Spirited away on the Isle of Jersey

I broke my phone. As in I actively, with intent, broke my phone. Never one to do things by halves, in a fit of hormonal rage (yoga is not working), as ten consecutive very bad things had happened in a few days,  I smashed the mobile to the floor and then picked it up, realising the screen wasn’t broken so I did it again until it was. Having paid out £65 and waited over a week to get back online again, I felt a menopausal break was needed and as The Atlantic Hotel in Jersey is listed as one of the three main hotel staycation breaks, I booked myself in for a couple of days of R and R.

So early one Friday morning, after a train to Gatwick and 30- to 50-minute flight, depending on the wind, I found myself at Jersey airport. 

I could smell the salt in the air. A few twists and turns past smaller seaside villas with names like Avoca and Butterweed, and franglais street names, reminded me how close we were to the French coast. We arrived at the first harbour with small boats, none of them fishing, and no kiss-me-quick activities. All were very quietly buzzing, with silver light bouncing off the boat hulls, in the late November afternoon as we moved towards St Helier.  

Jersey, famous for its fragrant potatoes, its Durrell Zoo, its long eye-lashed cow (very jealous), is enchanting even in — and I would guess at, especially in — the winter months.  Fewer tourists, fewer cars, and more dramatic thanks to the Atlantic.  The hotel is allegedly one of the best in the UK for views of ocean storms.  It’s difficult not to get stirred.

Yes, the sky-scraping banking headquarters, which has made a mini-Square Mile of the shoreline capital of St Helier, casts a grubby shadow over what is otherwise an incredibly beautiful island, but as the chef at the Atlantic, the multi-award-winning Will Holland, told me as we walked one morning scavenging for seaweed to add to his phenomenal menu, “The real wealth of Jersey is the 45-mile coastline walk.”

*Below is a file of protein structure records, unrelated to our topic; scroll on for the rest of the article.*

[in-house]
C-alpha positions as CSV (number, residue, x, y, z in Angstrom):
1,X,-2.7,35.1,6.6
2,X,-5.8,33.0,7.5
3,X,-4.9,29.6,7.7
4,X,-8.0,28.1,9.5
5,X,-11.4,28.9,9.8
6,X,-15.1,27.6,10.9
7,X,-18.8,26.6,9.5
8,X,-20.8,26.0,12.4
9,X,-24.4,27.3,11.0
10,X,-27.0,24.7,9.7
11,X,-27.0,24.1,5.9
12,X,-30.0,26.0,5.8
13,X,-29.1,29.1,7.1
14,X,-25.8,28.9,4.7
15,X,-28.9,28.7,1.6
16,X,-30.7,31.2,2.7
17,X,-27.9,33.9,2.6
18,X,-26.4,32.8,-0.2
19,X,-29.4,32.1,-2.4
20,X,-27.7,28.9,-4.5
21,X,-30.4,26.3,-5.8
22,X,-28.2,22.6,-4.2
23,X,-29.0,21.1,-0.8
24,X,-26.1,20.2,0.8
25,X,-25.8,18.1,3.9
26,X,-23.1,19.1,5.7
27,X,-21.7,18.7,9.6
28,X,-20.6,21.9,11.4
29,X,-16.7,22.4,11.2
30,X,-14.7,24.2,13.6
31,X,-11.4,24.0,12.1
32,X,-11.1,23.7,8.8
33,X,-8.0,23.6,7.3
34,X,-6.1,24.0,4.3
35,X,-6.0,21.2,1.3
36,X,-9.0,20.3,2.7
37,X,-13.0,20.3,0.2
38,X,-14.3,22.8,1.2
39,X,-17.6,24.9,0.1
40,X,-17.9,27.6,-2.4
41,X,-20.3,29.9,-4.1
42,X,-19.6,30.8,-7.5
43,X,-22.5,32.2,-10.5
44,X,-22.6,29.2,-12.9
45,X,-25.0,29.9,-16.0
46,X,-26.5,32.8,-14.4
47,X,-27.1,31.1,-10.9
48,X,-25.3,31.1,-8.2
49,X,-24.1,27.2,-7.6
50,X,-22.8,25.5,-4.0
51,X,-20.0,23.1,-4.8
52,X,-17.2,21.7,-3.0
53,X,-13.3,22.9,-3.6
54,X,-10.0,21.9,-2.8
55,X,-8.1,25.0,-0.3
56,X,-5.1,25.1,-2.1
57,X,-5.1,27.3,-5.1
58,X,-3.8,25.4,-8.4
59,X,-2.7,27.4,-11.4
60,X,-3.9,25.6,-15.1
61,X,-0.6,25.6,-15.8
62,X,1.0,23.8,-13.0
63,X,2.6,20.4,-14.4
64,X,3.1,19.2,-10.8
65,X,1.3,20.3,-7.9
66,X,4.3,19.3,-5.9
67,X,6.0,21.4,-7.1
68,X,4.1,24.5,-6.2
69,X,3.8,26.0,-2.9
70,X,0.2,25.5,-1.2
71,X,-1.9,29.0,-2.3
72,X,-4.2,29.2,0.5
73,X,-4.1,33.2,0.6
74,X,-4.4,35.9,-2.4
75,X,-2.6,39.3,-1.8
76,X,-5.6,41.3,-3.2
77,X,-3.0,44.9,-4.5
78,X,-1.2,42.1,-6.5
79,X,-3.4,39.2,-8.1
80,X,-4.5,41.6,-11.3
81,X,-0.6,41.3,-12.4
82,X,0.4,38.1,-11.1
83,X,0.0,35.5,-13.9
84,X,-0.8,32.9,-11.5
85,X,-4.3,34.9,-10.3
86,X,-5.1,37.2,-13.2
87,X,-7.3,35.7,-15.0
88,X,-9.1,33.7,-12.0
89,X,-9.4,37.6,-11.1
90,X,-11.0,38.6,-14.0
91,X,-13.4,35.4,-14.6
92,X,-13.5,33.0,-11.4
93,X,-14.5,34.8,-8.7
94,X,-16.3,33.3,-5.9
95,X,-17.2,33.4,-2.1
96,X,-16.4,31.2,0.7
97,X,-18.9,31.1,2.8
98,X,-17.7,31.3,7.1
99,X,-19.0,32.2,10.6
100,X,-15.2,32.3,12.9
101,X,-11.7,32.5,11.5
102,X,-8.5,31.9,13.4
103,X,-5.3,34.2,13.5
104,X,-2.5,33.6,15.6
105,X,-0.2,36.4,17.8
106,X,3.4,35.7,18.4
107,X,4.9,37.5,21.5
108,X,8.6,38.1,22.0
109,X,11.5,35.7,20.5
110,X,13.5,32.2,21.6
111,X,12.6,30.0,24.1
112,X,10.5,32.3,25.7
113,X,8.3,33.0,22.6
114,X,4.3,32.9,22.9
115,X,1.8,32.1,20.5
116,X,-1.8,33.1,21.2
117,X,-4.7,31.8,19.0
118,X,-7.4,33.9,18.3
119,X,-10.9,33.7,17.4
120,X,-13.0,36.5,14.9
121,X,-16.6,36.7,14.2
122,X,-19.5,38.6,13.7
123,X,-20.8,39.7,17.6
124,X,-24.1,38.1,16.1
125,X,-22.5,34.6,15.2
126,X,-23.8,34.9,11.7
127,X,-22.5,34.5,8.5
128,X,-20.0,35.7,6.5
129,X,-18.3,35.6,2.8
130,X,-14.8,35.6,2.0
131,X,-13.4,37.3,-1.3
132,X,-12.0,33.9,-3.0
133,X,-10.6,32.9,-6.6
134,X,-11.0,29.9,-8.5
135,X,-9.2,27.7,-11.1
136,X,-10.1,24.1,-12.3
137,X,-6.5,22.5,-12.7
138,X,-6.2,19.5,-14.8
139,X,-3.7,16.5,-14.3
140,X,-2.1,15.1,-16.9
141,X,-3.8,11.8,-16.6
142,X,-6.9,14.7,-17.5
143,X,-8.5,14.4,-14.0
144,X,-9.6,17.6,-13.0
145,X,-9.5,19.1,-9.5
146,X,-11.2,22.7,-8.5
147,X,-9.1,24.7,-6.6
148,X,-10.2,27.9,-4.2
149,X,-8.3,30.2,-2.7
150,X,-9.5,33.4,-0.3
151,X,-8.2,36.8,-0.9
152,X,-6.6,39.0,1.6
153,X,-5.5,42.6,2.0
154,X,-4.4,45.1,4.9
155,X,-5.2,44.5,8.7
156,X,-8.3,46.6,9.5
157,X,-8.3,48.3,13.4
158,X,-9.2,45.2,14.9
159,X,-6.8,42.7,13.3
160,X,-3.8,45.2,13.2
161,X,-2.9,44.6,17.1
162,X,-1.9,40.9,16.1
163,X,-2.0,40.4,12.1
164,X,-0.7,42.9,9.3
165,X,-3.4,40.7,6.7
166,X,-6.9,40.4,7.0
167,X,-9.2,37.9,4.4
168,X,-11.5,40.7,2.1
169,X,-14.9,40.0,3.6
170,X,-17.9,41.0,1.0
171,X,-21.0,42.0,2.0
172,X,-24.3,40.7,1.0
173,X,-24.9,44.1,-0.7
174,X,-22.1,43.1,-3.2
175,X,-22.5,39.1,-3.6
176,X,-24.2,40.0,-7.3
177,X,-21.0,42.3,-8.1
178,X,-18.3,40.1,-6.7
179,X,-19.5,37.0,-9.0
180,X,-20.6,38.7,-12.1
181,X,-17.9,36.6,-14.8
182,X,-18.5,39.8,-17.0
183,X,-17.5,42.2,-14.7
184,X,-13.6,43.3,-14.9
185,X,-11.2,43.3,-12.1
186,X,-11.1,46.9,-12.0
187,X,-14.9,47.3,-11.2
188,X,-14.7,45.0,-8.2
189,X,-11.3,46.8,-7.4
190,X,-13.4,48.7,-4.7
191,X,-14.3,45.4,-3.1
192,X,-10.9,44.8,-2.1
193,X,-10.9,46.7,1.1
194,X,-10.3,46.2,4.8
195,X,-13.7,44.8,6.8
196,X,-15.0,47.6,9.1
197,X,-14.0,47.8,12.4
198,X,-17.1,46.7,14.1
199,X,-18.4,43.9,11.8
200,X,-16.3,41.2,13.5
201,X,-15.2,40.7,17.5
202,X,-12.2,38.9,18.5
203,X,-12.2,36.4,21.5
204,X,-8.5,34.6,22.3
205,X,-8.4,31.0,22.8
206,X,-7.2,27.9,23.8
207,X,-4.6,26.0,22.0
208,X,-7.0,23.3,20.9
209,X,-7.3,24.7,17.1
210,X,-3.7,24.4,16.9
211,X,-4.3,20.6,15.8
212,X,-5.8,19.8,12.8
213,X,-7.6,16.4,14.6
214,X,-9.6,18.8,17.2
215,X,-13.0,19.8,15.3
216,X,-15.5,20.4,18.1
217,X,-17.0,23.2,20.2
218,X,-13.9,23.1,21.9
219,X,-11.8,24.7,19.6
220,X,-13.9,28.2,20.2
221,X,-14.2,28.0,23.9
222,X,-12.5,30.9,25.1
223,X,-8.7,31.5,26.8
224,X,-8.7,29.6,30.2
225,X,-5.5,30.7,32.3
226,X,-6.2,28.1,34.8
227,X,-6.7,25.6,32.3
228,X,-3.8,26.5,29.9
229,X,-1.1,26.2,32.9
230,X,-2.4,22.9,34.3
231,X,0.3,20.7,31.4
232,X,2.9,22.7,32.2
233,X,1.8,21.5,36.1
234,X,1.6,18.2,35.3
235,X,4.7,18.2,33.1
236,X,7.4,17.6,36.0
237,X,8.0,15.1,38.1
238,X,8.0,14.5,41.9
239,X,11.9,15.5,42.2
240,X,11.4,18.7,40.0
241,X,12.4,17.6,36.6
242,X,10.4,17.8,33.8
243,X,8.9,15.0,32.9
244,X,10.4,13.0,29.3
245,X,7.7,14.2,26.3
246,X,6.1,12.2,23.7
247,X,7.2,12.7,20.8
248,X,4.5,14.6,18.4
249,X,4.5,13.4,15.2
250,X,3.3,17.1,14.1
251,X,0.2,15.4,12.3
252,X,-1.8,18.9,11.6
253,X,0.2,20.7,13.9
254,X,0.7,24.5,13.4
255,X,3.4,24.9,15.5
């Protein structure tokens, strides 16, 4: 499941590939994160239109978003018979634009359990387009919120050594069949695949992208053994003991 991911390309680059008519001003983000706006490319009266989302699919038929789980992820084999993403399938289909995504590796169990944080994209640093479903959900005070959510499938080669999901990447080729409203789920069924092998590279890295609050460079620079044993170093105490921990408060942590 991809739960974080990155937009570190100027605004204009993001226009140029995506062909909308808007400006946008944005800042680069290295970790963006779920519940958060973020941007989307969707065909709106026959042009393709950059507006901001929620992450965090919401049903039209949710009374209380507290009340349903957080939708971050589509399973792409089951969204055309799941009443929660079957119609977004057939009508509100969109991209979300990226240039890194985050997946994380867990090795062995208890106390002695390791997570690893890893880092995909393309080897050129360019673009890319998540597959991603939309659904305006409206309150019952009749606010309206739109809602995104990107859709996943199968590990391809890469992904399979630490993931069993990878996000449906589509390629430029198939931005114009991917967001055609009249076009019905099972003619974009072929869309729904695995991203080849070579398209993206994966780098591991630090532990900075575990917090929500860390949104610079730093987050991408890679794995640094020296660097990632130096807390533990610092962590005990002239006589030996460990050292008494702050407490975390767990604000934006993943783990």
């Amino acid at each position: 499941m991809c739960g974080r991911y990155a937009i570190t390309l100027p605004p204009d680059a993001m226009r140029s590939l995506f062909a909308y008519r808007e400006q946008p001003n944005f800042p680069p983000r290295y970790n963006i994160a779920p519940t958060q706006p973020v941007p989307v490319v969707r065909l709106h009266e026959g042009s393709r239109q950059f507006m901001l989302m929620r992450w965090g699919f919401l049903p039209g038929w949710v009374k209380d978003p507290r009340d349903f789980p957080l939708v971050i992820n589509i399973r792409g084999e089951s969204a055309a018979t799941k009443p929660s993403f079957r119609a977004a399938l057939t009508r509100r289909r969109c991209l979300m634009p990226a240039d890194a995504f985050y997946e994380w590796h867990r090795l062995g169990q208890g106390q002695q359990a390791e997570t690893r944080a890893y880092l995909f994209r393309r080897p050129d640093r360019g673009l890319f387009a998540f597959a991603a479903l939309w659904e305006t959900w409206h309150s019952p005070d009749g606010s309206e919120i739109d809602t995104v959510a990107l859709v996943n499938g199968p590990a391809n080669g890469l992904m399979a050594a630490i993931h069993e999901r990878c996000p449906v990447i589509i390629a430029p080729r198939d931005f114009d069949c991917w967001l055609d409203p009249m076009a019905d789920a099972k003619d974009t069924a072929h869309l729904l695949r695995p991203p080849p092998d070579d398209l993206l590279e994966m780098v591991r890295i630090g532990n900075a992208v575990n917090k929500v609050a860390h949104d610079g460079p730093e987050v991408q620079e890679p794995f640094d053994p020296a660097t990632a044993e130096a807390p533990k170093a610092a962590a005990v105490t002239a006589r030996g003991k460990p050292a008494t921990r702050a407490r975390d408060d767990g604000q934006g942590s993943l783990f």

The Atlantic Hotel is four-star, but has the service and style of a five-star hotel. Boutique in size, staff are efficient and elegant, the hotel, on a hill looking out over towards the ocean and lighthouse, makes clever use of space and light, feeling more like a stylish lighthouse on the inside.

There’s even a large pond which is half-in, half-out of the reception area, with loads of gold fish and two very large koi karp which reminded me of the mystic and eccentric animals in the Studio Gibli enchanted film, Spirited Away. Their huge mouths come to the surface as you walk by, as if to whisper words of wisdom like ‘don’t eat the seabass’. One looks eerily like Michael McIntyre.  

As for getting around, although you can hire a car, Jersey is a walking island. You walk everywhere. There are no buses that go around the entire island – you need to hop off and on about three – but it is a wonderful place to coastal walk. With all that local gin and wonderful local wine, you’ll probably need to go with public transport or walk anyway.  

On the longest day of the year, hundreds come here to walk around the 45 miles, starting at dawn, some ending at dusk. I managed just five hours, but saw incredible wildlife.  It’s the sort of place to make you want to get a book and find out about birds. And Will said I could eat all the seaweed as long as it hadn’t been out of the sea too long: ‘Just follow the tide out.’  I also waited to clean it when back in my hotel room just in case some dogs had got there first. 

The hotel has a small gym, heated indoor and outdoor pool and a sauna for one (at a squeeze, two) and a small gym where you can do yoga if you so wish, or a treadmill. The rooms are stylish, spacious, well thought out and the views of the Atlantic Ocean are exceptional. Surrounded by parklands and golf course, it’s easy to feel you could just stay and chill indoors, — but, whatever the weather, go outside and walk.     

I walked occasionally along the road, dodging another type of animal — the mamil (middle-aged men in lycra) on a bikes, realising they could have been in their lycra the day before, just on their surf boards.  

Breakfast early (starts at 7.30am) and start early to make the most of the shorter winter days. There’s fewer daylight hours, but also fewer visitors, which is a plus. Sunday lunch at the Atlantic is popular at £32 a head or tea and cake for £10 is excellent value and the produce is local and seasonal.

As for the Atlantic, it is a hotel for lovers of brisk country coastal walks; dramatic, tear-jerking scenery; fabulous food; interesting conversation with charming and sincere staff; and some very interesting art work (I’m told not local but good all the same).  

I recommend visiting the Atlantic before it gets its Michelin Star because I am sure it will soon.  It is excellent value for a long weekend or a midweek break and wonderful if you like those dramatic coastal walks. I for one was completely Spirited Away by the Atlantic, its staff, and its rugged and enchanted coast.

And don’t forget to talk to the animals. Just not the two-wheeled ones in lycra.

Sarah Tucker
By: Sarah Tucker Author, Broadcaster, key note speaker, lecturer